Let's consider the case in which there exist $h$ pairs of $d_i, d_i^{\dagger}$. $$d_1, \cdots , d_h ,d_1^{\dagger} \cdots d_h^{\dagger}$$ $$[d_i, d_j^{\dagger}] = \delta_{ij}$$ In this formula and induction, subscripts denote the class of operators. In the example below($a_i$'s), they doesn't. The definition of contraction is $$<0|d_i d_j|0> =0,\, <0|d_i d_j^{\dagger}|0> = \delta_{ij}\, <0|d_i^{\dagger} d_j|0> =0\, <0|d_i^{\dagger} d_j^{\dagger}|0> =0.$$ From $$C_2 \cdots C_n = N(C_2 \cdots C_n + (\text{all possible contractions}) ) \quad (C_i=d_j\,\, \text{(annihilation) or }d_j^{\dagger}\text{(creation)} \,\, ) ,$$ If $C_1=d_i$, using $$d_i d_j^{\dagger} = [d_i, d_j^{\dagger}] + d_j^{\dagger}d_i = <0|d_i d_j^{\dagger}]|0> + d_j^{\dagger}d_i$$ $$d_i d_j = <0|d_i d_j|0> + d_j d_i$$ we move $C_1$ inside $N()$.
\begin{alignat}{2} C_1 N(C_2 \cdots C_n) &=&& d_i (d_j^{\dagger} \cdots d_k^{\dagger} d_l \cdots d_m) \\ &=&& N(<0|C_1 C_2|0>C_3 \cdots C_n \, +\, C_2<0|C_1 C_3|0> \cdots C_n\,+ \cdots\cdots\,+\, C_2\cdots C_{n-1} <0|C_1 C_n|0> ) \\ &&&+ (d_j^{\dagger} \cdots d_k^{\dagger} d_l \cdots d_m)d_i \\ &=&& N( <0|C_1 C_2|0>C_3 \cdots C_n\, +\, C_2<0|C_1 C_3|0> \cdots C_n \,+\cdots\cdots\,+ C_2\cdots C_{n-1} <0|C_1 C_n|0>\,\,\\ &&& +C_1 \cdots C_n ) \end{alignat} The number of $d\,\text{or}\,d^{\dagger}$ may be zero.
If $C_1=d_i^{\dagger}$, by the fact $$<0|d_i^{\dagger} d_j^{\dagger}|0>=0 , \quad <0|d_i^{\dagger} d_j|0>=0 ,$$ no need to move $C_1$ to the right.
\begin{alignat}{2} C_1 N(C_2 \cdots C_n) &=&& d_i^{\dagger} (d_j^{\dagger} \cdots d_k^{\dagger} d_l \cdots d_m) \\ &=&& N(<0|C_1 C_2|0>C_3 \cdots C_n \,+ \,C_2<0|C_1 C_3|0> \cdots C_n \,+\cdots\cdots\,+\, C_2\cdots C_{n-1} <0|C_1 C_n|0> ) \\ &&&+ d_i^{\dagger} (d_j^{\dagger} \cdots d_k^{\dagger} d_l \cdots d_m) \\ &=&& N( <0|C_1 C_2|0>C_3 \cdots C_n\, +\, C_2<0|C_1 C_3|0> \cdots C_n \,+\cdots\cdots\,+ C_2\cdots C_{n-1} <0|C_1 C_n|0>\, \\ &&&+\,C_1 \cdots C_n ) \end{alignat} The number of $d\,\text{or}\,d^{\dagger}$ may be zero.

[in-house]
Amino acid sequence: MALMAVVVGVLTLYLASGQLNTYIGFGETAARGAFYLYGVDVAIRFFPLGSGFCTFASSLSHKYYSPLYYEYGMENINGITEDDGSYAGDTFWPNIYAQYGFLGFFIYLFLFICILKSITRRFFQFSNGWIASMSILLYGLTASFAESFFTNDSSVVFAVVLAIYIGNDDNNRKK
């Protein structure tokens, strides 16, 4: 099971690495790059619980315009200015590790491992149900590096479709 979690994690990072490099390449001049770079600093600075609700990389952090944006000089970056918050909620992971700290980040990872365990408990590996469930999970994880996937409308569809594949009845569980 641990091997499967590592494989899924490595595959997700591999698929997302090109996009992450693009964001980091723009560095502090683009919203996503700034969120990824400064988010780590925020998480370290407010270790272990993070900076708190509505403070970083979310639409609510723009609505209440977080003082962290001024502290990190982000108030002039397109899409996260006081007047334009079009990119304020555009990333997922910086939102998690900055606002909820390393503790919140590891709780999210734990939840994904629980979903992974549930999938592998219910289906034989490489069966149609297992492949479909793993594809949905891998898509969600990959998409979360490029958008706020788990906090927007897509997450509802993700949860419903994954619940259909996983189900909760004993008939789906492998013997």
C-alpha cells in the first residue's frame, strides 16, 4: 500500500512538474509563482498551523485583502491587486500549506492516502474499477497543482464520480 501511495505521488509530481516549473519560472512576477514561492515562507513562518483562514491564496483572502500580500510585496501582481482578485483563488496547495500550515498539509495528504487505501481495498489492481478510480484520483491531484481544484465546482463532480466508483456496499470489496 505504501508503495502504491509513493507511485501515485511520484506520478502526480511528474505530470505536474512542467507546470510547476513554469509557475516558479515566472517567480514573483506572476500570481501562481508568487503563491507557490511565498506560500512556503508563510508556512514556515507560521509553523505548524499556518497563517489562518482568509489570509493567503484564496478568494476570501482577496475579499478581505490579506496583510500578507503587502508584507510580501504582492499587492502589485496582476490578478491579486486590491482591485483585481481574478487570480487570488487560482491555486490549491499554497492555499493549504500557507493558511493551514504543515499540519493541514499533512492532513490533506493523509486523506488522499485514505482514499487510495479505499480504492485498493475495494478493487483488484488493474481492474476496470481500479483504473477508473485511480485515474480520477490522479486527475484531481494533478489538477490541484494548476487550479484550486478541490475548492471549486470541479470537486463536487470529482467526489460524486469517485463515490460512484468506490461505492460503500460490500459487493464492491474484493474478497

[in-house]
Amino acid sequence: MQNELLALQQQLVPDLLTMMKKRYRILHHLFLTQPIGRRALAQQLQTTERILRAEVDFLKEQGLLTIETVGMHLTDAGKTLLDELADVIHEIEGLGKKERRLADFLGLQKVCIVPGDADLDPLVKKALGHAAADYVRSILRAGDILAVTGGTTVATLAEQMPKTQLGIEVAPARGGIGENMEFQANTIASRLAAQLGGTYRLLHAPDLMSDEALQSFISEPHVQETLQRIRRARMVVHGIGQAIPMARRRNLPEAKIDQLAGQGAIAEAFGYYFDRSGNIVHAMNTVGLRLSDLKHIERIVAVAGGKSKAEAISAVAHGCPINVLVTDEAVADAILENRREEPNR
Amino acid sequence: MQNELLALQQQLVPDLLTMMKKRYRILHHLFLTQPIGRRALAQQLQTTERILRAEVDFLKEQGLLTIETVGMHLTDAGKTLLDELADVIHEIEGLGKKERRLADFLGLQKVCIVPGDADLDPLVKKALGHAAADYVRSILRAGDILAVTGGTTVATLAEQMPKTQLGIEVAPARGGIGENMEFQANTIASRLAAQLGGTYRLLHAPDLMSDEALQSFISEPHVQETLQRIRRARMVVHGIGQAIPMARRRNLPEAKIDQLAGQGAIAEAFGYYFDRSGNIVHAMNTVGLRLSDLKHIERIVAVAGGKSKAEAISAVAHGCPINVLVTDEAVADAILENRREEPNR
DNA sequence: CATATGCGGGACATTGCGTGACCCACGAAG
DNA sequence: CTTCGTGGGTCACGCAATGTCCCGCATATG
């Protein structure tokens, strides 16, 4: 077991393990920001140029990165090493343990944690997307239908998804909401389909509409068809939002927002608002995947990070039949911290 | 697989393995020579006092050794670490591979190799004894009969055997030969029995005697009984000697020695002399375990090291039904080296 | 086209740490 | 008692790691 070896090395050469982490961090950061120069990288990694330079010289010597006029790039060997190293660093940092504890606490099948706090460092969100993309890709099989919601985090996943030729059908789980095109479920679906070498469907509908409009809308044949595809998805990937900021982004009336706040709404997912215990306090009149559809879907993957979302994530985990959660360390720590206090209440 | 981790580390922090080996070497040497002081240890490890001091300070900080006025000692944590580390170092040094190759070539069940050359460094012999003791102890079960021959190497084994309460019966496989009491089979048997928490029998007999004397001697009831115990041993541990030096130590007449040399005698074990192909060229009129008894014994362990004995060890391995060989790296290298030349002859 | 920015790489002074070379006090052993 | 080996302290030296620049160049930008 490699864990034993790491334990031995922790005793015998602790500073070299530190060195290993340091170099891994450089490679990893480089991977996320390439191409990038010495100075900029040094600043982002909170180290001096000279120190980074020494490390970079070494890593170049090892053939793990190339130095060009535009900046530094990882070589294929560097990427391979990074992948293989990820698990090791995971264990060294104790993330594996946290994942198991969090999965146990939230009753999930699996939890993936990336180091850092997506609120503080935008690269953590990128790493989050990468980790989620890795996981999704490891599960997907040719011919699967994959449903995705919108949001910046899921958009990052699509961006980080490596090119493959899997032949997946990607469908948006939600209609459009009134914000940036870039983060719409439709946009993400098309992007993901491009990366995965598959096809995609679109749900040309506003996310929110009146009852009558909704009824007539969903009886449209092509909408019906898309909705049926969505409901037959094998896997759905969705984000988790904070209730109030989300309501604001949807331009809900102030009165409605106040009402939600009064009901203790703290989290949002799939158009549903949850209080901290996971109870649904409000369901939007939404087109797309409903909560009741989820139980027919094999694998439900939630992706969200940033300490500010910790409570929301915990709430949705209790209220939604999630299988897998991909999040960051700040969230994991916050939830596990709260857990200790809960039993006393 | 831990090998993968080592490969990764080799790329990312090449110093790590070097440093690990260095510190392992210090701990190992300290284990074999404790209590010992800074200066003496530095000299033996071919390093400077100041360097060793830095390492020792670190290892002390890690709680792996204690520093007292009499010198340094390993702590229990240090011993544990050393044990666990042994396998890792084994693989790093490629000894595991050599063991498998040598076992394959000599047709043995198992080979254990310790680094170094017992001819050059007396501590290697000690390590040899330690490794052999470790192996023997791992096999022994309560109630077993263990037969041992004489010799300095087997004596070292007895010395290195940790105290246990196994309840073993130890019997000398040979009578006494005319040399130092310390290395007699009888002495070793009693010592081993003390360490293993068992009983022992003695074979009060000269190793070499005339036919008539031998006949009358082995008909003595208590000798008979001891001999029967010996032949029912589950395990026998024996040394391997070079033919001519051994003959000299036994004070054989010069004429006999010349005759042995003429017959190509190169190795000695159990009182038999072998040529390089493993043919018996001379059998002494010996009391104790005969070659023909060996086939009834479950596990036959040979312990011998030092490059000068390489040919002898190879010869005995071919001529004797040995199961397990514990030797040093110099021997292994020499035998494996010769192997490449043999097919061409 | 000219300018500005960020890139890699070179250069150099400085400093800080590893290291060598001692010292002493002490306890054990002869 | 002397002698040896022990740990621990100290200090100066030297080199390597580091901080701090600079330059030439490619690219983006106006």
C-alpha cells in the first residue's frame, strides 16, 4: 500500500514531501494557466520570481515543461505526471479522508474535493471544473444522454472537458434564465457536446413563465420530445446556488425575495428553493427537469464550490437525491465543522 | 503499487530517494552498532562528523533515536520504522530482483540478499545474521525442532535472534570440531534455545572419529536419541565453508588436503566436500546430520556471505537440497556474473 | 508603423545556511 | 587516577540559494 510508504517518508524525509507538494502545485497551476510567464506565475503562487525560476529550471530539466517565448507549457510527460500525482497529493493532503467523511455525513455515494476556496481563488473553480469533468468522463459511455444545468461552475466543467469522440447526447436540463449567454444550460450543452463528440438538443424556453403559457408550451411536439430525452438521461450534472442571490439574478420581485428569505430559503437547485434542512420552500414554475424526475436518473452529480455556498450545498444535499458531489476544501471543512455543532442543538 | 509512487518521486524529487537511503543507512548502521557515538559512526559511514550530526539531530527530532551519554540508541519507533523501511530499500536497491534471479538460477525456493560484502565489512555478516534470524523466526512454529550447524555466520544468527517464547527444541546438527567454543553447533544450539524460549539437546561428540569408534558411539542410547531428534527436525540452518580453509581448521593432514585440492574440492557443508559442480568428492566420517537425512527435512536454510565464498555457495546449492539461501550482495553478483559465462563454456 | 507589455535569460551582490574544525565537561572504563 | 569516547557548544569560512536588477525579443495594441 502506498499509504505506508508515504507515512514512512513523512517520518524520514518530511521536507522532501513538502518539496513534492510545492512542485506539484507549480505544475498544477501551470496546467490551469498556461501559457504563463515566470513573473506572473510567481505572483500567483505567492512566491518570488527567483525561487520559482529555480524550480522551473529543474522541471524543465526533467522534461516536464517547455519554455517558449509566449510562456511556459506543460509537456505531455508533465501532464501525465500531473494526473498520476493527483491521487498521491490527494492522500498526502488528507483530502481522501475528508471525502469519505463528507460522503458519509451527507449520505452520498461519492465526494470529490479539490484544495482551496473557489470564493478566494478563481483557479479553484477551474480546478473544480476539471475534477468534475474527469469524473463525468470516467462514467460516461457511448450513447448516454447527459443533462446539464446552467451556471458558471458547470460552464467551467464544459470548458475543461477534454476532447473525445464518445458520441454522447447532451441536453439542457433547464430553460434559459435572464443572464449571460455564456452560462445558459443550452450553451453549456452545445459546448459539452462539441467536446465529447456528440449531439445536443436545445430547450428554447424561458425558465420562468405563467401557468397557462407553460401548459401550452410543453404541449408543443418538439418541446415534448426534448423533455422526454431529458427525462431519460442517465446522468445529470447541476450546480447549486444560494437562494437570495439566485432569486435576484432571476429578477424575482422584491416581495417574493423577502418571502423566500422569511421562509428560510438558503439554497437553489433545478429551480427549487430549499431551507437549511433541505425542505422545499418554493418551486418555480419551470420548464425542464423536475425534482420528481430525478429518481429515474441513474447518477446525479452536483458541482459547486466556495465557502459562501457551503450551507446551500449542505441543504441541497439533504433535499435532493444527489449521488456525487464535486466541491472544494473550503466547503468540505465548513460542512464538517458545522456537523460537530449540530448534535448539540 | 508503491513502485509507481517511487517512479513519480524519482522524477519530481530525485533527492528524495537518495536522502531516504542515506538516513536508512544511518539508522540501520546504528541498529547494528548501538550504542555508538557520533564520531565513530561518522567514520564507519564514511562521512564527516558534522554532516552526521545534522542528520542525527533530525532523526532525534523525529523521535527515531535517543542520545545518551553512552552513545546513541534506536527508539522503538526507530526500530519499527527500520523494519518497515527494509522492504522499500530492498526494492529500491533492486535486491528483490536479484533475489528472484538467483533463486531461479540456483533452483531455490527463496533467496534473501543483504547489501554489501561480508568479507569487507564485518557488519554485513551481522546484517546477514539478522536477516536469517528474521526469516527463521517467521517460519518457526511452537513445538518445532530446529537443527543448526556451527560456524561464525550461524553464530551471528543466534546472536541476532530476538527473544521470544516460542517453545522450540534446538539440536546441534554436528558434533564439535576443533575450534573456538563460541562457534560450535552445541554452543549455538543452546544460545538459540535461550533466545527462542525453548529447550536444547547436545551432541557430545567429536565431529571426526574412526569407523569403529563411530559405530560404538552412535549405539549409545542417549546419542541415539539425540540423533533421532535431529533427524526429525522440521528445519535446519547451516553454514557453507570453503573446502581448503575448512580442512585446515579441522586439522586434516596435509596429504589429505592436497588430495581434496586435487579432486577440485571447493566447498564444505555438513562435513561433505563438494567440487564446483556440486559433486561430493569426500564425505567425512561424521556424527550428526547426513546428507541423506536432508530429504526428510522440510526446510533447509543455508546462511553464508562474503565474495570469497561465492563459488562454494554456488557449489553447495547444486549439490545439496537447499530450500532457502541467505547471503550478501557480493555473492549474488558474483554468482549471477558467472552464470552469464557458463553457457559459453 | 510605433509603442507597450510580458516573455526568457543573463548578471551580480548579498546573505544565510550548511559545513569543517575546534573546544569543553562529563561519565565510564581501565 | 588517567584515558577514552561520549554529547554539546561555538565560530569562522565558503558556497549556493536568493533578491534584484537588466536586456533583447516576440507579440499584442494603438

For the terms in which contracted $C_j$'s exist , the calculation is just in the same way since a contraction is just a multiplicative constant.
When $C_i$'s are linear superpositions of $d_j,\,d_j^{\dagger}$, i.e. $$C_1=\sum_{j_1} \alpha_{j_1}C_{1j_1},\, C_2=\sum_{j_2} \alpha_{j_2}C_{2j_2}, \cdots C_n=\sum_{j_n} \alpha_{j_n}C_{nj_n}$$ Where $C_{ij_i}$ is $d_k\,\text{or}\,d_k^{\dagger}$.
Replace $C_1\, ,\to \, C_{1j_1} \quad C_i\, \to \, \alpha_{j_i}C_{ij_i}(i\ge2)$ in the above proof.
The proof of \begin{alignat}{2} C_{1j_1} N(C_2 \cdots C_n) &=&& N( <0|C_{1 j_1} C_2|0>C_3 \cdots C_n\, +\, C_2<0|C_{1 j_1} C_3|0> \cdots C_n \,+\cdots\cdots\,+ C_2\cdots C_{n-1} <0|C_{1j_1} C_n|0>\, \\ &&&+\,C_{1j_1} \cdots C_n ). \end{alignat} holds as it stands for each $C_{1j_1}=d_i,\, C_{1j_1}=d_i^{\dagger}$. Then multiply by $\alpha_{i_1}$, and operate $\displaystyle \sum_{i_1,i_2,\cdots,i_n}$. We'll also get \begin{alignat}{2} C_1 N(C_2 \cdots C_n) &=&& N( <0|C_1 C_2|0>C_3 \cdots C_n\, +\, C_2<0|C_1 C_3|0> \cdots C_n \,+\cdots\cdots\,+ C_2\cdots C_{n-1} <0|C_1 C_n|0>\, \\ &&&+\,C_1 \cdots C_n ). \end{alignat}
And in the example, a contraction is not a commutation relation. $$a_2 a_3^{\dagger} = N(a_2 a_3^{\dagger} + <0|a_2 a_3^{\dagger}|0> )$$ is obviously correct. And since $<0|a_1^{\dagger} a_2|0> = <0| a_1^{\dagger} a_3^{\dagger}|0>=0,$ $$a_1^{\dagger} a_2 a_3^{\dagger} = N(a_1^{\dagger} a_2 a_3^{\dagger} + <0|a_1^{\dagger} a_2|0> a_3^{\dagger} + a_2 <0| a_1^{\dagger} a_3^{\dagger}|0> + a_1^{\dagger} <0|a_2 a_3^{\dagger}|0> )$$ holds as Wick's theorem states.